|M.Sc Student||Hazan Gilad|
|Subject||Sustainable Development in Metropolitan Areas in Israel:|
Integrating Transportation and Land Uses
|Department||Department of Architecture and Town Planning||Supervisors||Professor Pnina Plaut|
|Professor Emeritus Daniel Shefer|
The past 15 years have seen the emerging realization that widespread trends of metropolitan development are responsible for significant environmental and social problems. Sustainable development (SD) is a new approach that is now evolving for mitigation of these problems. In the context of metropolitan planning, much attention has been given to the urban sprawl. Lately, a growing consensus has been emerging as to the problems related to this development pattern and to the available means for their resolution.
This research gives a wide prospective on SD in Israel metropolitan planning realm: available guidelines for mitigation of problems related to urban sprawl, the capability to advance those guidelines in current planning practice and to widen the possibilities to evaluate planning accordingly.
A list of 7 policy guidelines was drawn from the current literature. Those guidelines were taken from deferent fields and spatial levels, but all can potentially advance SD in metropolitan level planning. Then, the role of the SD guidelines was examined in 4 new metropolitan plans. Method of research included an in-depth survey among planners, accompanied by a qualitative data analysis. The results revealed a significant progress towards SD in defined aspects such as preservation of farmlands. Nevertheless, crucial difficulties were found in other aspects, such as reduction of transportation externalities. Those difficulties were found in five key dimensions: narrow internal agenda (scope of relevant planning issues), exclusion of policy instruments, limited political capacity, and in some cases lack of internal and external Coordination.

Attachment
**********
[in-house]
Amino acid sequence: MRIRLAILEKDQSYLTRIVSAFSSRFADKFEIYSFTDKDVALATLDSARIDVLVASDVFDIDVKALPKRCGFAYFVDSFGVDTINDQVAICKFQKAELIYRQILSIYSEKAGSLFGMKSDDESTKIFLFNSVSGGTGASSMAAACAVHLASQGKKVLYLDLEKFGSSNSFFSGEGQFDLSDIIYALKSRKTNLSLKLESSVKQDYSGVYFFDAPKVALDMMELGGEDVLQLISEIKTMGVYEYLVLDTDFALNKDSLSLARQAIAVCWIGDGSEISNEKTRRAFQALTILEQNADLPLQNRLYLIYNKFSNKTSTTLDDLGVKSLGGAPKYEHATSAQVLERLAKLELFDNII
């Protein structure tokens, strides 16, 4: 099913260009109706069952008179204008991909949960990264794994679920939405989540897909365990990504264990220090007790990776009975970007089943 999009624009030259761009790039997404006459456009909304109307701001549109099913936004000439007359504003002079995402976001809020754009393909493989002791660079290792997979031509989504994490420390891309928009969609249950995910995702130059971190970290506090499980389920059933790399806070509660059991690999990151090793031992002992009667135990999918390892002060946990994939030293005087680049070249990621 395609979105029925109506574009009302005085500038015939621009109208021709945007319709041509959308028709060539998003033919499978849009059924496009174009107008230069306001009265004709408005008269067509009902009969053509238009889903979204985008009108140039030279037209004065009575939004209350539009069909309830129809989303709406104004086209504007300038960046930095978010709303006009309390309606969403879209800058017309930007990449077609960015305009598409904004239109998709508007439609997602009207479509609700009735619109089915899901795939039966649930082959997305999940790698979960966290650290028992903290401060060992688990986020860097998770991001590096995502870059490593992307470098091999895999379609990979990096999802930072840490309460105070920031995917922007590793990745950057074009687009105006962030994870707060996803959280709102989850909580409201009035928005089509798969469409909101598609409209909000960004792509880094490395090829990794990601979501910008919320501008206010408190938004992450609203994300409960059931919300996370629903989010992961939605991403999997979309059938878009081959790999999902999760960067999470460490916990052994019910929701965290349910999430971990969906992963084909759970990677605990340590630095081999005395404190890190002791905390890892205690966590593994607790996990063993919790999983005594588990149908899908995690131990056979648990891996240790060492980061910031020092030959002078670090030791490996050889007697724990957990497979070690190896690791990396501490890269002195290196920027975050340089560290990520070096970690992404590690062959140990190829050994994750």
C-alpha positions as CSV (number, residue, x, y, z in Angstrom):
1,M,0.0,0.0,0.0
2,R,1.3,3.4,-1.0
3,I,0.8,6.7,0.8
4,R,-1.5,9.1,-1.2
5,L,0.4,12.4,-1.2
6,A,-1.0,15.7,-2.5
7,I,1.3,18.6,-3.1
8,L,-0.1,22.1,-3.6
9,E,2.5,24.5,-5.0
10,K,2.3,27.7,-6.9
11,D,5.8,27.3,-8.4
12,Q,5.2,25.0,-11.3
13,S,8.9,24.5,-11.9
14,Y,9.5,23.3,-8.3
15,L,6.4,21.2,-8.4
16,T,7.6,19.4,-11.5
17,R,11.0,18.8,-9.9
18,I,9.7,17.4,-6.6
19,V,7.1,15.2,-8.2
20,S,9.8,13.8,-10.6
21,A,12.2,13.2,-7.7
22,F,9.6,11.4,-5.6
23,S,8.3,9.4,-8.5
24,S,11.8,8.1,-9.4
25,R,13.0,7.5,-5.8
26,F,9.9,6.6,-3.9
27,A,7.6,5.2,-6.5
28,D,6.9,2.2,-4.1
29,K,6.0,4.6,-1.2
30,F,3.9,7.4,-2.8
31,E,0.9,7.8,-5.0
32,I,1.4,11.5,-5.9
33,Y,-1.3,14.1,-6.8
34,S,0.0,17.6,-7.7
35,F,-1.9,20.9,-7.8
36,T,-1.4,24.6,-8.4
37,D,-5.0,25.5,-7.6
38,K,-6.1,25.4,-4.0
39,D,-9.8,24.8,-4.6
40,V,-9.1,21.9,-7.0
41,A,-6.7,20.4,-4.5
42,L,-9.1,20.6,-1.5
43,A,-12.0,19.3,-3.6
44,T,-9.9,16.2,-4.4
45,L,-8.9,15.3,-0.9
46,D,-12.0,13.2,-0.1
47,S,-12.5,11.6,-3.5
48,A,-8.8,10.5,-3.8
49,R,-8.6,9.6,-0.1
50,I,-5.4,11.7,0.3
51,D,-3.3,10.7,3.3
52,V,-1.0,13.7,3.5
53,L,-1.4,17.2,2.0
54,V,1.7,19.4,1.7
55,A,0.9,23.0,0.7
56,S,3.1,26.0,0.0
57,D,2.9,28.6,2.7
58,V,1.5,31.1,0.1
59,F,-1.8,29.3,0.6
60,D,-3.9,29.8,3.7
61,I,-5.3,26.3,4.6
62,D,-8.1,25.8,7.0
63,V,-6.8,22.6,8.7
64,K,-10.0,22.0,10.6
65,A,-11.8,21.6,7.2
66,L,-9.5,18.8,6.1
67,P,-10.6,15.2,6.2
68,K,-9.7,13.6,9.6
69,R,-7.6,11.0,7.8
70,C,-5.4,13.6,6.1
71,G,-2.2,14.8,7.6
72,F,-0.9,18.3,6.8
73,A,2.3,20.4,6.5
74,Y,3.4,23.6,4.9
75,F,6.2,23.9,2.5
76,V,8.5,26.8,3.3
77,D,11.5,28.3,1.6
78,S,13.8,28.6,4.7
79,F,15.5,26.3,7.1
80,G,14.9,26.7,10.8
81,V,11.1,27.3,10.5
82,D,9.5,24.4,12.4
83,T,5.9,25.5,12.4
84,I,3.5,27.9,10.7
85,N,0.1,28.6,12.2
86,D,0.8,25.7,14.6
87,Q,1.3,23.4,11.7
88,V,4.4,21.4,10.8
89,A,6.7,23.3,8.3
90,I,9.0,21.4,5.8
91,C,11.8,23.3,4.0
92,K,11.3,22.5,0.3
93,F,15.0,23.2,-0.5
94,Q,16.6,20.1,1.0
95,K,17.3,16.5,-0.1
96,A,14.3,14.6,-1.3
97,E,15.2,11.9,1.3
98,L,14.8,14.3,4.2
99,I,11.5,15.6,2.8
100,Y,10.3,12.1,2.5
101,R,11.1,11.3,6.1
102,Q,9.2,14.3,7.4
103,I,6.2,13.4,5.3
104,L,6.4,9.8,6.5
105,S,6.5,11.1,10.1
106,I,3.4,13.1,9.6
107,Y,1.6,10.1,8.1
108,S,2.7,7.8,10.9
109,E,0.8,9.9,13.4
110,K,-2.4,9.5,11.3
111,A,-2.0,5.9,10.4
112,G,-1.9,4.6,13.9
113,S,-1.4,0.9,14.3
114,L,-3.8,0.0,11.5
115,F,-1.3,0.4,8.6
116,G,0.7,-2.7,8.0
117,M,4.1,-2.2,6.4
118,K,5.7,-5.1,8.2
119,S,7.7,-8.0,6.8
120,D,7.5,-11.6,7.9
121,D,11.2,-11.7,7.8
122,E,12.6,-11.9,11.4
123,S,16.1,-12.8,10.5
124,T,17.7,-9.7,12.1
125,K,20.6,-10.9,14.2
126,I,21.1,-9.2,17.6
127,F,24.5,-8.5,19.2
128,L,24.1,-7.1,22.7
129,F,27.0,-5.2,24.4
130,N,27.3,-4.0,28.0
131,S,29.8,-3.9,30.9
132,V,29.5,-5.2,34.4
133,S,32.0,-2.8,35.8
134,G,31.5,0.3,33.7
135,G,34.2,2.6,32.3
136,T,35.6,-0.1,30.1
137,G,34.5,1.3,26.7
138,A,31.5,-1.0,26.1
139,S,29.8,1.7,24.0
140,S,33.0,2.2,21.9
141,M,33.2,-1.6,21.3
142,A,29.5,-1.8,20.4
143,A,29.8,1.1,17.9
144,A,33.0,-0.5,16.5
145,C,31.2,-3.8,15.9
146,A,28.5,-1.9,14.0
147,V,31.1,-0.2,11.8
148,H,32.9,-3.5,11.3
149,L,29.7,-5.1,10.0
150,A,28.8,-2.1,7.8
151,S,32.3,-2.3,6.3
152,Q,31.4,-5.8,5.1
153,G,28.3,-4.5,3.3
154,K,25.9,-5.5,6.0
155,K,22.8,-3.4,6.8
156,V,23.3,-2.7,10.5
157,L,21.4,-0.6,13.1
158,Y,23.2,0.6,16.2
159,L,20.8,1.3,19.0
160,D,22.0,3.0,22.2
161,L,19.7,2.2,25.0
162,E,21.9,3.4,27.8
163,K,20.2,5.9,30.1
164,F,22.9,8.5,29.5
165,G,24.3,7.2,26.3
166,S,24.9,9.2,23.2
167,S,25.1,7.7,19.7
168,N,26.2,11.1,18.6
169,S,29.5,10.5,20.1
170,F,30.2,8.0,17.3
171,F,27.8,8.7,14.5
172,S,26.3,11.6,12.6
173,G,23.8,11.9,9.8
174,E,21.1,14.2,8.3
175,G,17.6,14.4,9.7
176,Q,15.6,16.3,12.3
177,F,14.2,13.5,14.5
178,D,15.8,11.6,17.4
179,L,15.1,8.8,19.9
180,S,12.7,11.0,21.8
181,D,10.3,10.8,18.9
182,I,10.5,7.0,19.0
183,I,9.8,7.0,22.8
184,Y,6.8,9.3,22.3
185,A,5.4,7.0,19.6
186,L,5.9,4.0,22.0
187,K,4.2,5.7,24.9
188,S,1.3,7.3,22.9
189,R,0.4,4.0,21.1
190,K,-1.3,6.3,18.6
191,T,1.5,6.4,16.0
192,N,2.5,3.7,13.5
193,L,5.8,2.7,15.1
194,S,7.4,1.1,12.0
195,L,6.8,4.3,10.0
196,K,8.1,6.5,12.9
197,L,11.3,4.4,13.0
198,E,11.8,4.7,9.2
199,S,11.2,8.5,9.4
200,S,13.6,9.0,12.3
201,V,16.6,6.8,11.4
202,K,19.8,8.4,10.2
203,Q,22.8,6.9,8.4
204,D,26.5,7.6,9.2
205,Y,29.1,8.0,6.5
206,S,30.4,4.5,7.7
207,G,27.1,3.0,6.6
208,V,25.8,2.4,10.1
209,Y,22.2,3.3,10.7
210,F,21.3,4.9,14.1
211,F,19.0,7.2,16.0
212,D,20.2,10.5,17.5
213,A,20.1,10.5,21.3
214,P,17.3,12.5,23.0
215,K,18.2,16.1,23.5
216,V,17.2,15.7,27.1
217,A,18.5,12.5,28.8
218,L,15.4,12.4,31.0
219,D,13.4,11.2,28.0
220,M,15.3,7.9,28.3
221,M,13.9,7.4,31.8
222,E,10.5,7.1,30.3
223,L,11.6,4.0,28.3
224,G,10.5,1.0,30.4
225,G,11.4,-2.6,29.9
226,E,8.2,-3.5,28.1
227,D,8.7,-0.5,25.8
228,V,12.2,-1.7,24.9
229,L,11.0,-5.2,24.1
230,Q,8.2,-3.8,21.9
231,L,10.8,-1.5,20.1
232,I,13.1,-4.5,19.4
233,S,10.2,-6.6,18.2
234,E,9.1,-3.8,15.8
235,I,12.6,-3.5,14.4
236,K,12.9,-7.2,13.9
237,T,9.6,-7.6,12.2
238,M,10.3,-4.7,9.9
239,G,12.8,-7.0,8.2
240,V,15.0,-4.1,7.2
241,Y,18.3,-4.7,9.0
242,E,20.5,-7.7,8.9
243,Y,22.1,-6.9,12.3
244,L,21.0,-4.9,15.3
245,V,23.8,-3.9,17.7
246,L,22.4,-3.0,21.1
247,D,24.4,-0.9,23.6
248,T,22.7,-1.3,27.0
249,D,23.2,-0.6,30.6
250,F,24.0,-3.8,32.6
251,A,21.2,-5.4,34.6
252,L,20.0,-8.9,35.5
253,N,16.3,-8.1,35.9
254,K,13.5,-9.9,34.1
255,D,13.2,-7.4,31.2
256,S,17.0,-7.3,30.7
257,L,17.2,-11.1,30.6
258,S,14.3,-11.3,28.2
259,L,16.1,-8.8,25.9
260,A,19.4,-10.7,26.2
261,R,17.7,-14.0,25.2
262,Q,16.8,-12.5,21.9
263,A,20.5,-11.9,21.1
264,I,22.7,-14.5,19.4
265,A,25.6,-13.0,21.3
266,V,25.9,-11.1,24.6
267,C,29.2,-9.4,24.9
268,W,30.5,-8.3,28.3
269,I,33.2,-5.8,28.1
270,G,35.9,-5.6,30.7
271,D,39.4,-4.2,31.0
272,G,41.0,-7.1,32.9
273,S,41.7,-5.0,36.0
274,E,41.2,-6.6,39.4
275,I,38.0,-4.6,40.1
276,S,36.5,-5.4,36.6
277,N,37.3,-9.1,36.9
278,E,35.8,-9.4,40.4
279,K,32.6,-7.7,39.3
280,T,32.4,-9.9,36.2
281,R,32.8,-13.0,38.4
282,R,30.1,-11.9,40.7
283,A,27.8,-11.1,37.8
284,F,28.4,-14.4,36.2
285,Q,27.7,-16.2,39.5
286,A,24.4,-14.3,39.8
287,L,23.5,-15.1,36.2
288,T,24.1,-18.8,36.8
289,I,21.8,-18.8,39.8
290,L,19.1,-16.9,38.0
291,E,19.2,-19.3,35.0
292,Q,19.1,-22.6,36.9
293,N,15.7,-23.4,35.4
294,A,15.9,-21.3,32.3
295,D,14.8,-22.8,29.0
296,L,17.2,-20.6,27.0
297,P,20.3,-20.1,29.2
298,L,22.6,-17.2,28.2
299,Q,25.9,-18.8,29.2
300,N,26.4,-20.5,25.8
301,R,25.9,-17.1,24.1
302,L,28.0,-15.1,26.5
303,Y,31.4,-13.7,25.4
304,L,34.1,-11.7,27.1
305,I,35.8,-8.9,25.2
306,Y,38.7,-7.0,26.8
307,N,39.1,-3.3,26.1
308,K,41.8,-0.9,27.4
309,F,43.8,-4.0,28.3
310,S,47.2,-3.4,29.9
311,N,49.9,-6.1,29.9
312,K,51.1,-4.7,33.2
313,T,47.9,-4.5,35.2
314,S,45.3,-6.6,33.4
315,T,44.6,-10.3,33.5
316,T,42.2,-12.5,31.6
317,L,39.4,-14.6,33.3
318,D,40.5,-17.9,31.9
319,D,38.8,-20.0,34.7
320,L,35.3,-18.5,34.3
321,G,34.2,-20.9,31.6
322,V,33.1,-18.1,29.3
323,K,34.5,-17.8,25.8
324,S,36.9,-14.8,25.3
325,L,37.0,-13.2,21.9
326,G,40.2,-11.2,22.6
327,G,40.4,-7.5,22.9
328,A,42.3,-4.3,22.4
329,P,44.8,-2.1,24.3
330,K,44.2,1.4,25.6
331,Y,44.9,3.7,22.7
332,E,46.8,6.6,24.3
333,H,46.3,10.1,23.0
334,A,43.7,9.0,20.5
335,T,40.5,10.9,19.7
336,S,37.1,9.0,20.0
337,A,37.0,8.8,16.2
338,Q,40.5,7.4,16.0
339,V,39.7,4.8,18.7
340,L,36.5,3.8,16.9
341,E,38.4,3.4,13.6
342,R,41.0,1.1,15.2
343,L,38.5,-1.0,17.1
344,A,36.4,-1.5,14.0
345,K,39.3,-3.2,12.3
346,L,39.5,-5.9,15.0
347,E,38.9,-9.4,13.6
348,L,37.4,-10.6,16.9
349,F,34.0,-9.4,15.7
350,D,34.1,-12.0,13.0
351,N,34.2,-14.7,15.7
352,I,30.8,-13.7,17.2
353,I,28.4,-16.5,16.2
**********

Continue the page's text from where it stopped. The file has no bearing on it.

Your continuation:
At the theoretical level one can see the advancement toward SD as a process of shifting between policy paradigms (according to Hall`s conceptual framework). In this respect, this study suggest that scope and rate of the current paradigm shift can be affected by four types of limitations: (a) conceptual limitations that relate to knowledge and information about the acute problems, (b) limitations in the suitability of current policy platform (i.e. plan format and tools), (c) limitations due to current power distribution and (d) limitations due to ineffective communication.
The last part of the study included a new evaluation framework for sustainable development. The proposed framework is based on spatial analysis in a hierarchical structure of three levels: The single parameter, the theme (set of complementary parameters) and the Inter-thematic level. This new evaluation framework can indicate spatial trends and problems, and thus pinpoint differences in proposed planning, and contribute to its improvement.